Anne Spencer - African American Trailblazers


Uploaded by LibraryofVa on 10.03.2009

Transcript:
You and I can look into a mirror all day long and not see ourselves.
Do you believe that?
I do.
To see ourselves truthfully it's one of the greatest challenges of life,
and yet
the act of discovering yourself
can be one of the great journeys in life.
If you create a painting,
a poem,
or a song,
and take a step back and look at it,
read it,
listen to it--
you'll discover something about yourself.
Anne Spencer believed in her heart
that the act of reflection
was the greatest way to open the doors of happiness.
Anne's tools were her pen and her trowel.
She advised her friends to seek out that place,
that one special place, where they can find solitude,
where they can write it all down,
think about it,
take a breath
and discover their purpose.
That's what Anne did.
In her flowering Lynchburg garden,
Anne Spencer inspired some of the greatest minds of the twentieth century
with her intellect,
her savvy,
and the poetry that painted that very picture of wisdom.
Born to a father who was once enslaved,
Anne Spencer used her mind to escape poverty, used her education to lift young
people of color and to promote equal rights.
Her incisive wit,
intellectual toughness,
and artistic determination
secured her a place in an exceptional group of writers,
thinkers,
artists, and Civil Rights leaders.
Her poetry defied the notion that a woman must live to serve a man.
This was not a position lightly taken in the early twentieth century.
Her message to women came in the form of a poem called
"Letter to my sister."
"It is dangerous for a woman to defy the gods,
to taunt them with the tounges thin tip,
or strut in the weakness of mere humanity,
or draw a line daring them to cross.
The gods owned the searing lightning,
the drowning waters
tormenting fears and anger of red sins. Oh but worse still if you mince,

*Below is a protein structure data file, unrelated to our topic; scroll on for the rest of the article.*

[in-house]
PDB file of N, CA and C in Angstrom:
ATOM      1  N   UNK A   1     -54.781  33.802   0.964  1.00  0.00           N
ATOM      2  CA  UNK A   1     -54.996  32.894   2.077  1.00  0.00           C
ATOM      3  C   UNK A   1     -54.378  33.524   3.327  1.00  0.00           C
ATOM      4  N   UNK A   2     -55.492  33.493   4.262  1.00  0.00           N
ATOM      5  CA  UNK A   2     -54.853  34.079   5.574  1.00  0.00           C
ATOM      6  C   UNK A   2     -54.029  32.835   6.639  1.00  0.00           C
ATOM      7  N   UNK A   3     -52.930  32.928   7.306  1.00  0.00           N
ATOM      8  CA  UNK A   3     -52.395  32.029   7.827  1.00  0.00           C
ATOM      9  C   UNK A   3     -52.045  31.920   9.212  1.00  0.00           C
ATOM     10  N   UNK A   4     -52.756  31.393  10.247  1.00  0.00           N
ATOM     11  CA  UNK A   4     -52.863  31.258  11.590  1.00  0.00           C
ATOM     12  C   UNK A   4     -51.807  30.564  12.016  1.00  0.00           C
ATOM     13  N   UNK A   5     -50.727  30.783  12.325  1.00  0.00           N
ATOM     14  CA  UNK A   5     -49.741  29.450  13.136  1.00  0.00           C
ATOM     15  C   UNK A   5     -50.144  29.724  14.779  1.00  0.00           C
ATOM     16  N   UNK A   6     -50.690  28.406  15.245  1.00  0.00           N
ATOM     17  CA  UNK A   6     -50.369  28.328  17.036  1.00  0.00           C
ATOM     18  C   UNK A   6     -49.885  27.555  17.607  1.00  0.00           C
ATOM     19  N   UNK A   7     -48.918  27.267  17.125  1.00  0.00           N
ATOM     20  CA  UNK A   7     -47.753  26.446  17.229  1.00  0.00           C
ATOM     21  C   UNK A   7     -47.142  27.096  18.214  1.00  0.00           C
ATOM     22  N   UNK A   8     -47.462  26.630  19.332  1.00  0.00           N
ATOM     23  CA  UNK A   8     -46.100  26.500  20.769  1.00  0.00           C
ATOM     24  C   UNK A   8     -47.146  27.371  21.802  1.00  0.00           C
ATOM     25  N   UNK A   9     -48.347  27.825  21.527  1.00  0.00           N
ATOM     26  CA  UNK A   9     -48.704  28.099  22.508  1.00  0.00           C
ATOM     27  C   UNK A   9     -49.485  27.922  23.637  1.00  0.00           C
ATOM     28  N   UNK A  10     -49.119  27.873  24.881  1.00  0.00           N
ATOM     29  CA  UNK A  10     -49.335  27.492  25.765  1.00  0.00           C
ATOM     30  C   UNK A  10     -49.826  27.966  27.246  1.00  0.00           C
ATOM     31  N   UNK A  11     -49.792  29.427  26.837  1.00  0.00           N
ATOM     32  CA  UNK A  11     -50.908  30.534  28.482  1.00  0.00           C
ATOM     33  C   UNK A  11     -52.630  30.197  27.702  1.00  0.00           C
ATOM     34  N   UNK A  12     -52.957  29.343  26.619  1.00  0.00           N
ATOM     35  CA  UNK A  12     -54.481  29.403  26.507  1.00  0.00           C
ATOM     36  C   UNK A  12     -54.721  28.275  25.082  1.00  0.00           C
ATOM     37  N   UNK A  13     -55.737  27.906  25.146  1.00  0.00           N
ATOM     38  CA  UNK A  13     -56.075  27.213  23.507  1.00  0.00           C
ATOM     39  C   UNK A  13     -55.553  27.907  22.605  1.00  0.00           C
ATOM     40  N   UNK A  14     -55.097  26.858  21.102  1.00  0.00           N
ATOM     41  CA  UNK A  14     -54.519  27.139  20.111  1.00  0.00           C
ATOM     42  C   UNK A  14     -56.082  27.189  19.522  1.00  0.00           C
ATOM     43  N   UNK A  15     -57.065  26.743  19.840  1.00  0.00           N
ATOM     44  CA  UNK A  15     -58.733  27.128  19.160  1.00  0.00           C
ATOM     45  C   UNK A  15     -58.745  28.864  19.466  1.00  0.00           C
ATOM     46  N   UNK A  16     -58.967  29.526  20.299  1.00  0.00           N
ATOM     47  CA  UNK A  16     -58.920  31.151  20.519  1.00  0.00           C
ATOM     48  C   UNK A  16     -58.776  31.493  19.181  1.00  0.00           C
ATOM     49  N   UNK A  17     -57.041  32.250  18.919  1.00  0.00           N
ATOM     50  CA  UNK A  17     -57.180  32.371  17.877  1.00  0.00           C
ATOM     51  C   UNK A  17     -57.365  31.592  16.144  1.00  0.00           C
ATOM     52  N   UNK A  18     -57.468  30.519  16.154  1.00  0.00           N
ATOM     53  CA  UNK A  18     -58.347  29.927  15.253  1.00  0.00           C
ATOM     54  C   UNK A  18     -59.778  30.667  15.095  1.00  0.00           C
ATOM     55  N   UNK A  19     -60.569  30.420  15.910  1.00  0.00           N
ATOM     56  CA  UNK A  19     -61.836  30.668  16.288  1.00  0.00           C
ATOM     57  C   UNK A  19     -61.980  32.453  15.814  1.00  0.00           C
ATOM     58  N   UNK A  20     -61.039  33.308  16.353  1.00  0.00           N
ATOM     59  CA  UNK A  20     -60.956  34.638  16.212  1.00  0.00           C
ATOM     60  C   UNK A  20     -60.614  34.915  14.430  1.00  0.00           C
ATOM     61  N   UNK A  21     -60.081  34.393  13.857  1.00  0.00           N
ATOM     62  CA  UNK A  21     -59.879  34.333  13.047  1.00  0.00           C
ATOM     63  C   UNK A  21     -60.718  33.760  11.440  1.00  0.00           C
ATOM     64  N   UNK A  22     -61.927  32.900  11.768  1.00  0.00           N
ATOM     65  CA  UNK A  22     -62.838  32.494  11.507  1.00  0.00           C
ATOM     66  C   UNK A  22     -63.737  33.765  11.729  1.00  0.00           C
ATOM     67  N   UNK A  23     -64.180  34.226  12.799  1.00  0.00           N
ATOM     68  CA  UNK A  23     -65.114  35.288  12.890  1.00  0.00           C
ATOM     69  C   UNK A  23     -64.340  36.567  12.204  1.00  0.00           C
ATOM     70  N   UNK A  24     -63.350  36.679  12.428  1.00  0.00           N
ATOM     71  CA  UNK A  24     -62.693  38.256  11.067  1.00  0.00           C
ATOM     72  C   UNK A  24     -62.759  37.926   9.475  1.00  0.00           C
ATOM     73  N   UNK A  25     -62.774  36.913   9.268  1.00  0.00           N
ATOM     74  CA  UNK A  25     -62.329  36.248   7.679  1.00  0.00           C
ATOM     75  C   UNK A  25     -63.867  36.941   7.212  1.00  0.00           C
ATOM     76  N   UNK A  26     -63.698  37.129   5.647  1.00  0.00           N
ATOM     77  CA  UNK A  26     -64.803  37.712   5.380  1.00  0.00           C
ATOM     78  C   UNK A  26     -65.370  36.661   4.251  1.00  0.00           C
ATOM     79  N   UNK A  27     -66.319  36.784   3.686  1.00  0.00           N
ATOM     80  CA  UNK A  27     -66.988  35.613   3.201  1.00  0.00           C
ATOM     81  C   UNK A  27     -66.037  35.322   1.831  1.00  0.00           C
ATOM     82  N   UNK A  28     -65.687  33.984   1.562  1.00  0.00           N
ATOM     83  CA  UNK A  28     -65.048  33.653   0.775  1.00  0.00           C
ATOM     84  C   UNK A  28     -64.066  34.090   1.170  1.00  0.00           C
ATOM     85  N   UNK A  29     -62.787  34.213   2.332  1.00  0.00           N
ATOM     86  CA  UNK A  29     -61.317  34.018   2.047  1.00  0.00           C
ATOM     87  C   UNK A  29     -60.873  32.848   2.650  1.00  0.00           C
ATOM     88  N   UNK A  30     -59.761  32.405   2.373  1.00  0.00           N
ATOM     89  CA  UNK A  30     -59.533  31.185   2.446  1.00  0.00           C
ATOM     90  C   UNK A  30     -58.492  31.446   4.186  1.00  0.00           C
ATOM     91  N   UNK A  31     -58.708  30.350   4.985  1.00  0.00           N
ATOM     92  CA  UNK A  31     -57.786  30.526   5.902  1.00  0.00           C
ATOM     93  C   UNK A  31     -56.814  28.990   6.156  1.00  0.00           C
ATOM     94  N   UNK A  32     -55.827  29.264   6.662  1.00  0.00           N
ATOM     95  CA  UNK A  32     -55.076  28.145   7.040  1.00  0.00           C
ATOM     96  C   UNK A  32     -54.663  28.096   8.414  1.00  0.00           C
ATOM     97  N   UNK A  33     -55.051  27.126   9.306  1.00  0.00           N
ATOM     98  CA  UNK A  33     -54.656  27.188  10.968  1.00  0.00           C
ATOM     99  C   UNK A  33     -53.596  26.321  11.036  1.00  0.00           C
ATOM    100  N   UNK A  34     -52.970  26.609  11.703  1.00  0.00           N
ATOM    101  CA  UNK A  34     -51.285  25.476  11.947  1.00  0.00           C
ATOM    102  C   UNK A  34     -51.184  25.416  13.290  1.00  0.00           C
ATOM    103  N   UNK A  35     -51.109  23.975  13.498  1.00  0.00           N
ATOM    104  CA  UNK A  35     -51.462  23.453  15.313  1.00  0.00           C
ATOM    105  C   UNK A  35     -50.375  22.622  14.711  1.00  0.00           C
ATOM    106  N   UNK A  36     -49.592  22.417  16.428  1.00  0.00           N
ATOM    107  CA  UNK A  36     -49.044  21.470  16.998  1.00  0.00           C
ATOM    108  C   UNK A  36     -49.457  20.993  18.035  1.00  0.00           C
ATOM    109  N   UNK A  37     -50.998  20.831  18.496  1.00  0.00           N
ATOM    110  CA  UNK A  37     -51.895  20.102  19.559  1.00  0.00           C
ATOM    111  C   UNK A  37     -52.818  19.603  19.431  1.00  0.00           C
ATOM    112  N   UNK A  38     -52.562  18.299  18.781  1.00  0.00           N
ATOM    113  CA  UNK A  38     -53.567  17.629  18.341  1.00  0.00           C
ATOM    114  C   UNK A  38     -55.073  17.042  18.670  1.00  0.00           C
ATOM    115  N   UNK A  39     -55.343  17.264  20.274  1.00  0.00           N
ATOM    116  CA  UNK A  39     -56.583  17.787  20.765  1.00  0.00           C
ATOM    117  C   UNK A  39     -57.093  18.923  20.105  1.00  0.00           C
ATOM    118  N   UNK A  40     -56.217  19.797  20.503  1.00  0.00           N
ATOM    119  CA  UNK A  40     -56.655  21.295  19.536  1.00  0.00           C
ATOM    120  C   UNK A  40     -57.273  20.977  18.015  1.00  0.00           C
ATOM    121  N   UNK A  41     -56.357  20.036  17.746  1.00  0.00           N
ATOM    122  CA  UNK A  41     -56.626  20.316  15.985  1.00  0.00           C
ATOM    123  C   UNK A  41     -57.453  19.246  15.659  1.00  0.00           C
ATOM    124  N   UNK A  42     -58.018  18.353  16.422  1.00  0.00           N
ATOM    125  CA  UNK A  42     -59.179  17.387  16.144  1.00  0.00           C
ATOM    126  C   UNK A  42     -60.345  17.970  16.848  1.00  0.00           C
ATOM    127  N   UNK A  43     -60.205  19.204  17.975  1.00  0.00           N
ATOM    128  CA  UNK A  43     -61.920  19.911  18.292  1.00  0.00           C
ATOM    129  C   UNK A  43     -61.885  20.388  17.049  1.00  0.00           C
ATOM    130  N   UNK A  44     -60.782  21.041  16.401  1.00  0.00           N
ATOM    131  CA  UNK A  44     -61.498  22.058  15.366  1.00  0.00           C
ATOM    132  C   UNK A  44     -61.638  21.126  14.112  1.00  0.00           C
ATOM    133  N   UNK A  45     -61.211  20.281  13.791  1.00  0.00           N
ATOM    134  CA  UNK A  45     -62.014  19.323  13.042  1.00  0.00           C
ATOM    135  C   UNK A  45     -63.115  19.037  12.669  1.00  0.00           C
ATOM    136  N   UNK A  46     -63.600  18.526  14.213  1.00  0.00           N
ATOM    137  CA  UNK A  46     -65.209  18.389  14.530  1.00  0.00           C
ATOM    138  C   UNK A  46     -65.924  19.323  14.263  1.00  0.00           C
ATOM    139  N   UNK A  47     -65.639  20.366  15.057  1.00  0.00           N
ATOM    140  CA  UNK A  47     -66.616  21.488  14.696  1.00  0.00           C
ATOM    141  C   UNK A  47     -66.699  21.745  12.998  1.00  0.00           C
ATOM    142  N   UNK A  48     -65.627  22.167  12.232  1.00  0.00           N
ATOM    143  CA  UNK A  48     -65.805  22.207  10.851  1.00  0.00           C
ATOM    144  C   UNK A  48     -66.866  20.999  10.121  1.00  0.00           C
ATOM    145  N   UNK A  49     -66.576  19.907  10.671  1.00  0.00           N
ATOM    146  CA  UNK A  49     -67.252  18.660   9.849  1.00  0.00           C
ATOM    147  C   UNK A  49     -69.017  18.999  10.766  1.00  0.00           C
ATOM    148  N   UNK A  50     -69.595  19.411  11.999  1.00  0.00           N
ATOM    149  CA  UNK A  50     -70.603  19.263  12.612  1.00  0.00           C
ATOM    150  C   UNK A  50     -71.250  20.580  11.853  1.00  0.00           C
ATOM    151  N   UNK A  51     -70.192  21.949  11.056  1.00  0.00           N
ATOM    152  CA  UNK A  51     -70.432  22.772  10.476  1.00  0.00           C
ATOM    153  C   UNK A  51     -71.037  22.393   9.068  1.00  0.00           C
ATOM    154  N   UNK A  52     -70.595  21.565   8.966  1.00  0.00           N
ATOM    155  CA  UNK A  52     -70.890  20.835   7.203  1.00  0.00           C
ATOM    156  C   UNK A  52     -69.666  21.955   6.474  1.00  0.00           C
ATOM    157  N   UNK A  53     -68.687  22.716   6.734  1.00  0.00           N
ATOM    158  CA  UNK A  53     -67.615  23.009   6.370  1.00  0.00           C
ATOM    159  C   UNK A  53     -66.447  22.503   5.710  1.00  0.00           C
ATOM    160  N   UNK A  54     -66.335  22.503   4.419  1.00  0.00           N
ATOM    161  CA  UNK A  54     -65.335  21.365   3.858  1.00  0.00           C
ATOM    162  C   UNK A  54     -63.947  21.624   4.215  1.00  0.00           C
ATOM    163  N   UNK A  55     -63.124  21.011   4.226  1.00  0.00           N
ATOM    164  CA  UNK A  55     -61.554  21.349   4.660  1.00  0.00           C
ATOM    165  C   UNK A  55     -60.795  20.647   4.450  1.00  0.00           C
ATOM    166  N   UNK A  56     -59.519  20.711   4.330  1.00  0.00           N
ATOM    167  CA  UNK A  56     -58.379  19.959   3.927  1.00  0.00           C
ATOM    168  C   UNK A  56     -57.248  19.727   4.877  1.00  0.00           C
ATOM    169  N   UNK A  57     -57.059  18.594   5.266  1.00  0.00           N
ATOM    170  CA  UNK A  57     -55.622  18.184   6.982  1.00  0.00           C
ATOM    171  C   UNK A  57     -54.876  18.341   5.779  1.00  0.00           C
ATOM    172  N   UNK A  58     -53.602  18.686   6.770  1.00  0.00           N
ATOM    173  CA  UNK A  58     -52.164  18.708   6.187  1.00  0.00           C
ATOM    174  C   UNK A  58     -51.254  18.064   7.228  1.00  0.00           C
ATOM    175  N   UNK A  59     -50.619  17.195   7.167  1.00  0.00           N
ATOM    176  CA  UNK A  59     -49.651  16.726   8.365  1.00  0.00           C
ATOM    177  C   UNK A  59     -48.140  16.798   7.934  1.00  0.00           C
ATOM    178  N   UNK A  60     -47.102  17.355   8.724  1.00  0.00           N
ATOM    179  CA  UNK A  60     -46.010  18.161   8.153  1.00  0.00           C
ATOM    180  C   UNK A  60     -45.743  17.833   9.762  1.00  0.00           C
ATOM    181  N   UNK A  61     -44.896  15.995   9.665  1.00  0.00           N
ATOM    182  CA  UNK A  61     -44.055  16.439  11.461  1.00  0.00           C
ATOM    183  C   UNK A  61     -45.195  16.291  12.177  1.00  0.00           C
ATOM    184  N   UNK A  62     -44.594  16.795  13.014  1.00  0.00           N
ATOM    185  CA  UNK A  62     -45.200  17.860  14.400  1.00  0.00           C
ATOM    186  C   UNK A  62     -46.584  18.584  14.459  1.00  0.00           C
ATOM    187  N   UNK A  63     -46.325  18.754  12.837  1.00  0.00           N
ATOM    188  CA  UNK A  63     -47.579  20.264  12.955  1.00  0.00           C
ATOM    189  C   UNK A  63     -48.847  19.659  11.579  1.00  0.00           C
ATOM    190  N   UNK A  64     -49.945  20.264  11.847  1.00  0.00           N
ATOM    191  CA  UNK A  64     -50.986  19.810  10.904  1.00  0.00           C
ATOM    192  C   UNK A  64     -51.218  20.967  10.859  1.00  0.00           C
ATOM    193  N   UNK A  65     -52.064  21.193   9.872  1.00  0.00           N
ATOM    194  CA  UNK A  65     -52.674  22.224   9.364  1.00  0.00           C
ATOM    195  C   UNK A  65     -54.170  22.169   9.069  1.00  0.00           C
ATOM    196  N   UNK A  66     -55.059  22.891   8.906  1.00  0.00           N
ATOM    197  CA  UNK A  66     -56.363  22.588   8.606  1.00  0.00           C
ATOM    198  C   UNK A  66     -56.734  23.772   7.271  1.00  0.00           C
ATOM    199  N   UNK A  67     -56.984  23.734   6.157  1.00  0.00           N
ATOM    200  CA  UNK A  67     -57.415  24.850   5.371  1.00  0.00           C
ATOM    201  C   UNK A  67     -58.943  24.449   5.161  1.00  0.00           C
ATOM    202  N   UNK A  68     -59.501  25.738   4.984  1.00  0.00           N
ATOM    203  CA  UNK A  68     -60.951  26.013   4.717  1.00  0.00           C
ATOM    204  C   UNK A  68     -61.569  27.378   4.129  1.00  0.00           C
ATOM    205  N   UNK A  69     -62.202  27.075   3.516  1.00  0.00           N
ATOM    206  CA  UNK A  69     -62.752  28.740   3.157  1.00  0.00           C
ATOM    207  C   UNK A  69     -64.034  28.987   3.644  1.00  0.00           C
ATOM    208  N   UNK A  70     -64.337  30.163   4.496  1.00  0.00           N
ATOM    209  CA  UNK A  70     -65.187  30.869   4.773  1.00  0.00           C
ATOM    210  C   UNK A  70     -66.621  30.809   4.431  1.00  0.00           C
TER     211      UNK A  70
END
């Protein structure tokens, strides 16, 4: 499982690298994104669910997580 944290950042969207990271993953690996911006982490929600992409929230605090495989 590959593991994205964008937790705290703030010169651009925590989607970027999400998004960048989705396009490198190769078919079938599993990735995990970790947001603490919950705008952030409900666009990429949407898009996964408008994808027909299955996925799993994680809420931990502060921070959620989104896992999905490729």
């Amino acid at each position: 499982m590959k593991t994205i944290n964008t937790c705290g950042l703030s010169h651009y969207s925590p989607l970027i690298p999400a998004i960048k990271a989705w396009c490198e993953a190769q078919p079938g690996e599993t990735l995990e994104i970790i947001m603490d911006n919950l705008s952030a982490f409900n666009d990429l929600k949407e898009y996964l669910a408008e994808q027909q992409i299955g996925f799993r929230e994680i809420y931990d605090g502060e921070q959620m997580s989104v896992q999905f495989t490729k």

timidly."
Ms. Spencer
wrote so delicately.
I had not seen her light before.
Then she wrote "Letter to my Sister."
It's so...
just.
I mean, it was it was personal and it was
to the point,
but it was still also delicate.
The Lynchburg home Anne and her husband Edward shared
became a detour for many Civil Rights leaders traveling from the North
to the South.
Together,
they challenged, inspired, and welcomed these travelers who comprised
three generations of readers and writers
of the movement to make African-Americans fully free.
Anne was an early champion of the NAACP.
She ran one of the first libraries devoted to serving young, black students.
Anne Spencer was raised to
have a belief in herself, and she was raised to consider herself as good as the next
person, and that
manifested itself and her
...
inability to
tolerate oppression on any level.
She would not stand for racial oppression in her personal life,
nor would she stand for it in her community.
She would not tolerate gender oppression. She would not tolerate being considered
a second-class citizen because she was a woman,
and she demanded those
freedoms. She demanded equality, and because she demanded it, she got it!
She tried to teach people that it didn't matter where you came from and who you are
in the color of your skin,
as long as you were trying to do something productive
and not harmful or destructive that you were positive person, and she tried to
teach everybody to be positive. Anne Spencer knew the idea of equality must be
followed by action.
When Anne Spencer determined that there was not equal access
to books for
African-Americans, she put a copy of James Weldon Johnson's "The New American
Negro" under her arm--she happened to have been published in that edition--
and put on her best red dress for business occasions,
and marched urself to the Jones Memorial Library
which was open only to whites,
and declared herself a published poet and suggested that she
open a library
for African-Americans. The Jones Memorial Library was available for
whites only, so they set up a branch at the black high school--Dunbar High School--
and she was a librarian there for twenty years.
Anne Spencer's inspiration, like the flowers she planted nearly a century ago,
still sends a strong message:
to truly understand yourself,
write it all down.